The State Of The State Of Latinx Music: Varied, Inclusive And Cutting Edge : Alt.Latino A two-week period in early January is a bounty of Latinx music showcases providing a musical pulse of a variety of genres.
NPR logo The State Of The State Of Latinx Music: Varied, Inclusive And Cutting Edge

The State Of The State Of Latinx Music: Varied, Inclusive And Cutting Edge

Vocalist Buika performing at Town Hall in New York as part of Winter Jazzfest 2018 Catalina Maria Johnson/Catalina Maria Johnson hide caption

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Catalina Maria Johnson/Catalina Maria Johnson

Vocalist Buika performing at Town Hall in New York as part of Winter Jazzfest 2018

Catalina Maria Johnson/Catalina Maria Johnson

New York City in early January is surprisingly the hottest place to be — at least in terms of the arts — when thousands of performing arts professionals from around the world gather in clubs, auditoriums, universities, museums, cultural centers and even assorted hotel rooms to attend cutting edge performances in music, theater and dance.

These performances are an integral component of the Association of Performing Arts Professionals annual conference. From a music journalist's point of view, they are also an excellent way to experience the depth and breadth of the state of Latinx music by dividing one's time between several key events that take place during each year's APAP, which include, amongst others, Winter Jazzfest, Globalfest and the showcases presented by Secret Planet and Mundial Montreal.

Latin jazz is as always well represented at the trailblazing week of Winter Jazzfest, and it was a treat to experience the muscular, edgy jazz of Mexican drummer and Grammy 2018 contender Antonio Sanchez (who also won a Grammy in 2016 for the soundtrack to Birdman). Also at Winter Jazzfest, another 2018 Grammy-nominee — for Best World Music Album — the marvelous Afro-flamenca and Latin Grammy winner Buika took us by storm, with her fierce, velvety voice, immense charisma and jazzy forays into reggae-tinged flamenco. The opener for Buika was Chilean Camila Meza, whose jazz guitar chops, juxtaposed with delicate vocals and touches of Latin and Brazilian folk, provided the framework for socially conscious tunes. Also at Winter Jazzfest, Barcelona's Alexis Cuadrado directed an ensemble of extraordinary musicians performing with verve and grace the score he composed for Charlie Chaplin's silent film The Immigrant.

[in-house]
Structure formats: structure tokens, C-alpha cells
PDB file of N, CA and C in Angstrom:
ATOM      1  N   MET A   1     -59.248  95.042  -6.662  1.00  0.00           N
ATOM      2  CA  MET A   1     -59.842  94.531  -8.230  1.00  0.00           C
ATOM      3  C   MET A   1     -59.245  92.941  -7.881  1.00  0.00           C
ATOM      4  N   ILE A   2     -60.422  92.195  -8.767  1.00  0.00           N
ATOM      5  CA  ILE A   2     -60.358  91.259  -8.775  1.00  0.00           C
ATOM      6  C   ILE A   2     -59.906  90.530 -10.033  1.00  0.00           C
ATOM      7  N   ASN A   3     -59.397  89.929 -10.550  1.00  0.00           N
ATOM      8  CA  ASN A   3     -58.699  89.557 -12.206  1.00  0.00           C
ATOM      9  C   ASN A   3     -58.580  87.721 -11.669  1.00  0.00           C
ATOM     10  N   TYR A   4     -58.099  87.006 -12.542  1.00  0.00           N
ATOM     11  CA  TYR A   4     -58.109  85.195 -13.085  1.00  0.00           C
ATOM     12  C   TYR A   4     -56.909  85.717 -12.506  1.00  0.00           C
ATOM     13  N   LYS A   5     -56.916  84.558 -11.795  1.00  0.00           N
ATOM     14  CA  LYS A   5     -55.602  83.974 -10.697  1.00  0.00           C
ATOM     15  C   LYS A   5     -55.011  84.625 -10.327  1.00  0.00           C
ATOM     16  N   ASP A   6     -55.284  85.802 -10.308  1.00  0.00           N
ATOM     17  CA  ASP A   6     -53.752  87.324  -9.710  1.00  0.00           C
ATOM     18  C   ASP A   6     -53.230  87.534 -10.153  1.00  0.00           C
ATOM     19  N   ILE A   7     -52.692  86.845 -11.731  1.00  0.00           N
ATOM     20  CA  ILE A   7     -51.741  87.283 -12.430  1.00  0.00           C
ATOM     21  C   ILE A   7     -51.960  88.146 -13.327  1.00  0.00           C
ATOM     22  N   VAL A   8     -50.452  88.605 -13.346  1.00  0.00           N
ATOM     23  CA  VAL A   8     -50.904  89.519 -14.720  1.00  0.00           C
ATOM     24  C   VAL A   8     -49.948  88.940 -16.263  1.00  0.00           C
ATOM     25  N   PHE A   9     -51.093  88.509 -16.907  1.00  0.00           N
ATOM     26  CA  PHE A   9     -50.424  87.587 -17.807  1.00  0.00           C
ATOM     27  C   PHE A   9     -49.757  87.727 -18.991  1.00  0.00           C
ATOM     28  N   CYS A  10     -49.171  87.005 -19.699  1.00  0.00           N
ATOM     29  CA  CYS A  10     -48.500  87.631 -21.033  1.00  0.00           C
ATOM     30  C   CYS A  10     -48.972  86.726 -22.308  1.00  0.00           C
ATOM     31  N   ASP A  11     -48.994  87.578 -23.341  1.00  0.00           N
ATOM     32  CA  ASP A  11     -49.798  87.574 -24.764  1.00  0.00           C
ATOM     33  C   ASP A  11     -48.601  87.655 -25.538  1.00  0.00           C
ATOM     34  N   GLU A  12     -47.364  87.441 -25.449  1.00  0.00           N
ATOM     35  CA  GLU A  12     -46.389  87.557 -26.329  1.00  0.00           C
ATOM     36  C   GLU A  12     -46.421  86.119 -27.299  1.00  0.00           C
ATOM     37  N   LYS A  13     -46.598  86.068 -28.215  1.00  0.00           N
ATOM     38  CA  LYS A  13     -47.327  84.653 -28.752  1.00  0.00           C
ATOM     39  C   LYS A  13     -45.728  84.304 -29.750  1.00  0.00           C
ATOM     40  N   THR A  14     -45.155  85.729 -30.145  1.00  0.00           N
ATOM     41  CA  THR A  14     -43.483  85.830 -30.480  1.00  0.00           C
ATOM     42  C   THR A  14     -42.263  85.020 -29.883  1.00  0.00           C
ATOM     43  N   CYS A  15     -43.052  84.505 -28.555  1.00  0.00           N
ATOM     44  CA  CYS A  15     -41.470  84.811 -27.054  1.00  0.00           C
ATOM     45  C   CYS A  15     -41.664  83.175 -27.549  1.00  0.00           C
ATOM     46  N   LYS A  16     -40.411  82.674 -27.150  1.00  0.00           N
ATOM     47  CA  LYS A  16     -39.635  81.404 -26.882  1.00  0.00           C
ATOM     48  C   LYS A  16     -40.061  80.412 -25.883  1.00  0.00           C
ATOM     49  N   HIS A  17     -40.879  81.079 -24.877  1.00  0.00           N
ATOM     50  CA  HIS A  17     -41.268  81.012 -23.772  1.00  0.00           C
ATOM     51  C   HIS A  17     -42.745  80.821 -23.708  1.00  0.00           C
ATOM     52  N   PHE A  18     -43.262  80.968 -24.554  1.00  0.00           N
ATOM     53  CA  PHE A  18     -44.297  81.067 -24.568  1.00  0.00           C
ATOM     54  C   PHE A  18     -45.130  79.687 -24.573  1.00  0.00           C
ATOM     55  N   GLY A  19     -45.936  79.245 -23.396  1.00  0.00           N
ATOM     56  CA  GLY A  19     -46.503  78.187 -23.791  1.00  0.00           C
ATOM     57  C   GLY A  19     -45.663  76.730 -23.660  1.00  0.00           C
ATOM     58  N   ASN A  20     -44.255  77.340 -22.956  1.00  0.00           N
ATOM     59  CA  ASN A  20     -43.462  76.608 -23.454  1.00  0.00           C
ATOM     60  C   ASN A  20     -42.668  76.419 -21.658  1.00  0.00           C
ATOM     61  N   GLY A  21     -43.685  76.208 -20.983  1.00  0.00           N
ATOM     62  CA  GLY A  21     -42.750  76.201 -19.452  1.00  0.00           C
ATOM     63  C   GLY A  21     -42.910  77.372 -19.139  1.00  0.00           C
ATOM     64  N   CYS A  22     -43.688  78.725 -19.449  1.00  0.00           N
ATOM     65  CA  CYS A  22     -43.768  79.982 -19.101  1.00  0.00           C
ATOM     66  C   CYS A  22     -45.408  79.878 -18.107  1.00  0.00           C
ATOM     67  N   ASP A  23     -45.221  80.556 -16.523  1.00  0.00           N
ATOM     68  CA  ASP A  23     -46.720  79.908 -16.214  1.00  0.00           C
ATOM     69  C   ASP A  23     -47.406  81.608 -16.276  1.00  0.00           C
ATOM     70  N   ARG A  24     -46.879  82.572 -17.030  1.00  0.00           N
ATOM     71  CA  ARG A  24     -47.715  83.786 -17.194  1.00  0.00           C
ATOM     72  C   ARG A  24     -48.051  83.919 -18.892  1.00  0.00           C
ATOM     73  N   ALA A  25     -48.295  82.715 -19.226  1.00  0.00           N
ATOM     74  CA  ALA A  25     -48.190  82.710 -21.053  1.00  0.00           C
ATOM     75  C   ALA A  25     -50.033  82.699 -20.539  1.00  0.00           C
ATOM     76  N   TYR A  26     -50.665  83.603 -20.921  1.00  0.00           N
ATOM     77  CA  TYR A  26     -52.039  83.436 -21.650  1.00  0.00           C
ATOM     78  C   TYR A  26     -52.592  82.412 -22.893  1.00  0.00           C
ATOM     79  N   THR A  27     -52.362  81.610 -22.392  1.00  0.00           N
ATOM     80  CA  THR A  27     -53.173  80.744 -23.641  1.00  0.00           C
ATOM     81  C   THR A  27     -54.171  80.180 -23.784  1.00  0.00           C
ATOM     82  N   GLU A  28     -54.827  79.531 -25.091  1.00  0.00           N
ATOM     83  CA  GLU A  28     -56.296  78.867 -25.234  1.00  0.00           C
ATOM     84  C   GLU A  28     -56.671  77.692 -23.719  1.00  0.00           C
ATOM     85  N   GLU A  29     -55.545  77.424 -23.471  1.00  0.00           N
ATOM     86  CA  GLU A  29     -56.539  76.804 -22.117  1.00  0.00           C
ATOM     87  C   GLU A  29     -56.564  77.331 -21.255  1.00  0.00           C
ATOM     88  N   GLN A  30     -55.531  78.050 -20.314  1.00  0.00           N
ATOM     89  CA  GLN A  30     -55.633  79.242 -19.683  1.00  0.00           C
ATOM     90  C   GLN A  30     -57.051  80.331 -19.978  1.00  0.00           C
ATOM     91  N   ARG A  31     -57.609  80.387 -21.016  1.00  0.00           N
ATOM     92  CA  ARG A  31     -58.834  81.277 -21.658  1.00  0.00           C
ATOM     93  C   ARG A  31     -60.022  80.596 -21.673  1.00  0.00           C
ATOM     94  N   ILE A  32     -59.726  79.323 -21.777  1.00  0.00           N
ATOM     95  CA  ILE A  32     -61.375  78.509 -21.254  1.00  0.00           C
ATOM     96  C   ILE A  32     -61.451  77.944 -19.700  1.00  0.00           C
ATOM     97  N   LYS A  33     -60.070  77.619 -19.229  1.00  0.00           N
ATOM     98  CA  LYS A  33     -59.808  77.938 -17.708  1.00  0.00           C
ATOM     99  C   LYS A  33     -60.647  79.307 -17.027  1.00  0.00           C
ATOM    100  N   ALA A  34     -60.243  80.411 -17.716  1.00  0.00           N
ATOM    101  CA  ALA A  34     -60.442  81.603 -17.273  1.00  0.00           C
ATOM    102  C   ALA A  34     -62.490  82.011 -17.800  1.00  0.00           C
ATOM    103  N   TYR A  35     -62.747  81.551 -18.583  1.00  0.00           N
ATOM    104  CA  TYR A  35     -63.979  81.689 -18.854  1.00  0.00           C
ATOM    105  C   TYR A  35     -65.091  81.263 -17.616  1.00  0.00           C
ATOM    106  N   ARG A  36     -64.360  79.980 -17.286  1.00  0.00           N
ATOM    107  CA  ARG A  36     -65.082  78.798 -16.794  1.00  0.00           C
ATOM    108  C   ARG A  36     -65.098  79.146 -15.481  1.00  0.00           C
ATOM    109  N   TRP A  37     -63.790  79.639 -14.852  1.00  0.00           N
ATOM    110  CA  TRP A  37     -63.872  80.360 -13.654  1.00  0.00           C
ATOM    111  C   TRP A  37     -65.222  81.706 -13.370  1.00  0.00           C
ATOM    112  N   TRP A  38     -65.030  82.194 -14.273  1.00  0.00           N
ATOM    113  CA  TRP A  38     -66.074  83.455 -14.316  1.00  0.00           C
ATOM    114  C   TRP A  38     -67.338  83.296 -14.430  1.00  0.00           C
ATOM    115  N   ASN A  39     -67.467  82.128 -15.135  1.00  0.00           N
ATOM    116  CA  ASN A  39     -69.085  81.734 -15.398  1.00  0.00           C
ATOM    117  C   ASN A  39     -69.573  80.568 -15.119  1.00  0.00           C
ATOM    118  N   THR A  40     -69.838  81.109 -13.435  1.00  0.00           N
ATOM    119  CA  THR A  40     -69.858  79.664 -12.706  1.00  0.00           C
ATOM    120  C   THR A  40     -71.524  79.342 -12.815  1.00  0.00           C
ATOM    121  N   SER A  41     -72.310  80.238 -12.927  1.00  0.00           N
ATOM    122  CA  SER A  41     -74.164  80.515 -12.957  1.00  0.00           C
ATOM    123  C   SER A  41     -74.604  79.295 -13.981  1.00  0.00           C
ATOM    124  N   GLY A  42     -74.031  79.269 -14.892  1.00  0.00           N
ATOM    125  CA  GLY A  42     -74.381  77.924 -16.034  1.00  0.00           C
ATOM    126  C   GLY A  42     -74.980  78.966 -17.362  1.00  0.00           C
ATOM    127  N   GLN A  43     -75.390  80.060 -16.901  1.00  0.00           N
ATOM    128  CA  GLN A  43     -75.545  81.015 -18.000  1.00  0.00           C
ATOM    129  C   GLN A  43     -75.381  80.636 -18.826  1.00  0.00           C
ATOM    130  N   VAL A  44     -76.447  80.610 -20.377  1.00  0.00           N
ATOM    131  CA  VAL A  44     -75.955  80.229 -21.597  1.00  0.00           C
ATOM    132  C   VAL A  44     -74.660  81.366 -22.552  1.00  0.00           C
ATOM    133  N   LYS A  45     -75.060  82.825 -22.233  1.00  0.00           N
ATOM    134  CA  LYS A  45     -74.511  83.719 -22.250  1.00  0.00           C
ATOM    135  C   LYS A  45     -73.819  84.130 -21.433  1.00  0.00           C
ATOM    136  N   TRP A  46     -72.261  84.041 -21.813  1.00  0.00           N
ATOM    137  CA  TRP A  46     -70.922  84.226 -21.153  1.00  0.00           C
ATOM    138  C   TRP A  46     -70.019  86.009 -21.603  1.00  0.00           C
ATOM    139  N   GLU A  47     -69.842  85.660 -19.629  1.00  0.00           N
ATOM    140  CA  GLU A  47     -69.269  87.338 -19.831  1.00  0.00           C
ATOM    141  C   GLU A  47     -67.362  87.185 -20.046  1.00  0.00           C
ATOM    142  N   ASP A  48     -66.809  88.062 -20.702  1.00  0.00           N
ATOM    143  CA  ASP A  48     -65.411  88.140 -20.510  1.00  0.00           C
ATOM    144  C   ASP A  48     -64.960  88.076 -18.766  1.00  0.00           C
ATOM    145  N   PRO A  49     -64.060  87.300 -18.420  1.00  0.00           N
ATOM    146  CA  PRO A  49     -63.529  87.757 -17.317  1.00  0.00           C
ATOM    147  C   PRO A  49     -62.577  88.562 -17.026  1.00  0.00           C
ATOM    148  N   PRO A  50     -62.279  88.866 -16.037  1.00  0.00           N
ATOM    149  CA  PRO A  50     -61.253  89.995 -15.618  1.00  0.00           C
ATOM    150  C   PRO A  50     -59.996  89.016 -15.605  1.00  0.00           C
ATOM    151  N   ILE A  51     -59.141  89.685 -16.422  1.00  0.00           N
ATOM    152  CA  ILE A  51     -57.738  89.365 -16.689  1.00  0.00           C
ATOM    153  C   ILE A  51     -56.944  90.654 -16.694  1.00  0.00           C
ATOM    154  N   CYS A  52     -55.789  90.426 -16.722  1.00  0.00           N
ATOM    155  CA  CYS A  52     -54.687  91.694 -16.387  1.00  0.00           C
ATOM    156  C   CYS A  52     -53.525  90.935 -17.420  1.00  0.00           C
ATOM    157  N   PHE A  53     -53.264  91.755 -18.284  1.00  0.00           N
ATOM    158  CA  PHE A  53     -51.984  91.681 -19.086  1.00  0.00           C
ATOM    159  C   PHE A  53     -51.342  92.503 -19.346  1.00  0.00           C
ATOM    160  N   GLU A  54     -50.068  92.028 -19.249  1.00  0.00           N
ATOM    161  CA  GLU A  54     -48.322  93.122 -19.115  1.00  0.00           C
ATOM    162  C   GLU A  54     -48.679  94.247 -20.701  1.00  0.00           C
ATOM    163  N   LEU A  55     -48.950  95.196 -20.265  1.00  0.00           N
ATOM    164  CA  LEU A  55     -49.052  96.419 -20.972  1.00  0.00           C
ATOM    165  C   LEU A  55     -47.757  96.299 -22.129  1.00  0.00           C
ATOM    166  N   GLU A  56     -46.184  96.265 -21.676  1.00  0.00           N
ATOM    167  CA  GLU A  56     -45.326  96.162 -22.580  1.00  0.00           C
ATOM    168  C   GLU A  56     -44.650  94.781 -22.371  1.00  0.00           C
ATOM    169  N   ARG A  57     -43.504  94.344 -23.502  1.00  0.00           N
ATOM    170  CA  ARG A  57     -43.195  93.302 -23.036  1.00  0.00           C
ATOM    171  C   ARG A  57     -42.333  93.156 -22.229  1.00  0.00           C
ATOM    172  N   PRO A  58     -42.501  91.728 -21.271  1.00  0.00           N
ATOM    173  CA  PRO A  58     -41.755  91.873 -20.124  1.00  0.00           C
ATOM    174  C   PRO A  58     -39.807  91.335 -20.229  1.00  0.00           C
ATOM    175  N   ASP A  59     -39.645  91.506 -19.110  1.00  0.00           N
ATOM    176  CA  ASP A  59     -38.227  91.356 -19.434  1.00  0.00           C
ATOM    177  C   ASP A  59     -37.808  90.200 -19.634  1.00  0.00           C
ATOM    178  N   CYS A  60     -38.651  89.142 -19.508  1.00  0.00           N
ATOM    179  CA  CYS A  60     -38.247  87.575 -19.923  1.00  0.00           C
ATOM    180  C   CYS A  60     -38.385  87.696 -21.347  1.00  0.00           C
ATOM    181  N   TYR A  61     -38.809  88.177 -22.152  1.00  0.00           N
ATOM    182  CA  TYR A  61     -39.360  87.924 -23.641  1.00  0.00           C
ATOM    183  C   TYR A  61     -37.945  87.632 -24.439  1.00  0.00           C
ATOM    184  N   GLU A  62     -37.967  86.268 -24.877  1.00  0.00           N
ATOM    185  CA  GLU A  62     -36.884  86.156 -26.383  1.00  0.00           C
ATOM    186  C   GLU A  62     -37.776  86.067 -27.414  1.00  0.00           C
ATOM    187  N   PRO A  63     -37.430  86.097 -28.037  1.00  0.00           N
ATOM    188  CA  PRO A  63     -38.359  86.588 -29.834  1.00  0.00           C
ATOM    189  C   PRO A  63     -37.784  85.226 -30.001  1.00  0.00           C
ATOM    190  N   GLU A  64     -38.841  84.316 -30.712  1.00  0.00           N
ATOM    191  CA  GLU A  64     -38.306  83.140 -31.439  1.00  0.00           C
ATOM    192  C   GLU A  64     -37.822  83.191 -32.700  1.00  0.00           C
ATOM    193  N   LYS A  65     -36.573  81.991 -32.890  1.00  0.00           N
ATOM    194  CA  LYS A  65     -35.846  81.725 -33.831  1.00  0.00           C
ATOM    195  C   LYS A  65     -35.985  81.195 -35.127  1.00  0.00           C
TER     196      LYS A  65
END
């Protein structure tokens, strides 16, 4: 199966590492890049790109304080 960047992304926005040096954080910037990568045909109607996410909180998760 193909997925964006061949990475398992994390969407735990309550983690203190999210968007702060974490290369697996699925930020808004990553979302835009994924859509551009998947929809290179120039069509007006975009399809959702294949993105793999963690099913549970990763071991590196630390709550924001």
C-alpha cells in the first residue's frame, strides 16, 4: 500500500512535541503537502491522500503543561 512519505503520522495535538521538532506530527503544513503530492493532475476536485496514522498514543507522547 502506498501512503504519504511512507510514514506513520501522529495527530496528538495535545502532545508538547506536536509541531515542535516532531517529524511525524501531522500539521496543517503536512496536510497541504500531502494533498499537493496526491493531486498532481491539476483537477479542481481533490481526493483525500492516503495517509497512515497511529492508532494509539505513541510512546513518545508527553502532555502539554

The showcases at Drom, the Lower East Side's premier global music club, are also always excellent sources of discovery. These include "Secret Planet", a night presented by two Brooklyn tastemakers: Barbés Club and Electric Cowbell Records (who just released Spanglish Fly's new album, one of Alt Latino's picks for great new music of 2018) and another night of global music offerings at Mundial Montreal's showcase. At Drom, we saw New York colombianos and tropical futurists Combo Chimbita deploy potent psychedelic trance cumbia as well as Guatemala's Doctor Nativo's Mayan beat infused hip hop.

It's also never a bad idea to check out the offerings at the David Rubenstein Atrium at Lincoln Center, called the best venue to see live music in Manhattan. There, we were able to catch a lively set by Changui Majadero, a Cuban roots music band from Los Angeles that focuses on the classic and supremely danceable rhythms of Eastern Cuba.

We closed our 2018 APAP experience with the one-night discovery mecca of Globalfest and its 12 bands in three venues in the heart of Times Square. The 15th edition of Globalfest, as usual, shared a feast of international rhythms which included the adventurous mariachi songstresses of New York's Mariachi Flor de Toloache, Cuban cigar-and-flute-wielding force-of-nature La Dame Blanche (a.k.a. Yaité Ramos, daughter of Buena Vista Social Club's Musical Director Jesus "Aguaje" Ramos) and the exquisitely-executed Puerto-Rican bolero style torch songs of Miramar.

So, we're here to say — as evidenced at APAP 2018 — the Latinx music scene is strong, vibrant and more eclectic than ever. Latinx artists are blurring the borders of genres, developing fresh takes on traditional music and above all crafting unique musical identities that take advantage of where they've come from in order to take the music places it's never been before.

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Check out the video playlist of our ten APAP 2018 highlights (in no particular order) and discover some favorites of your own!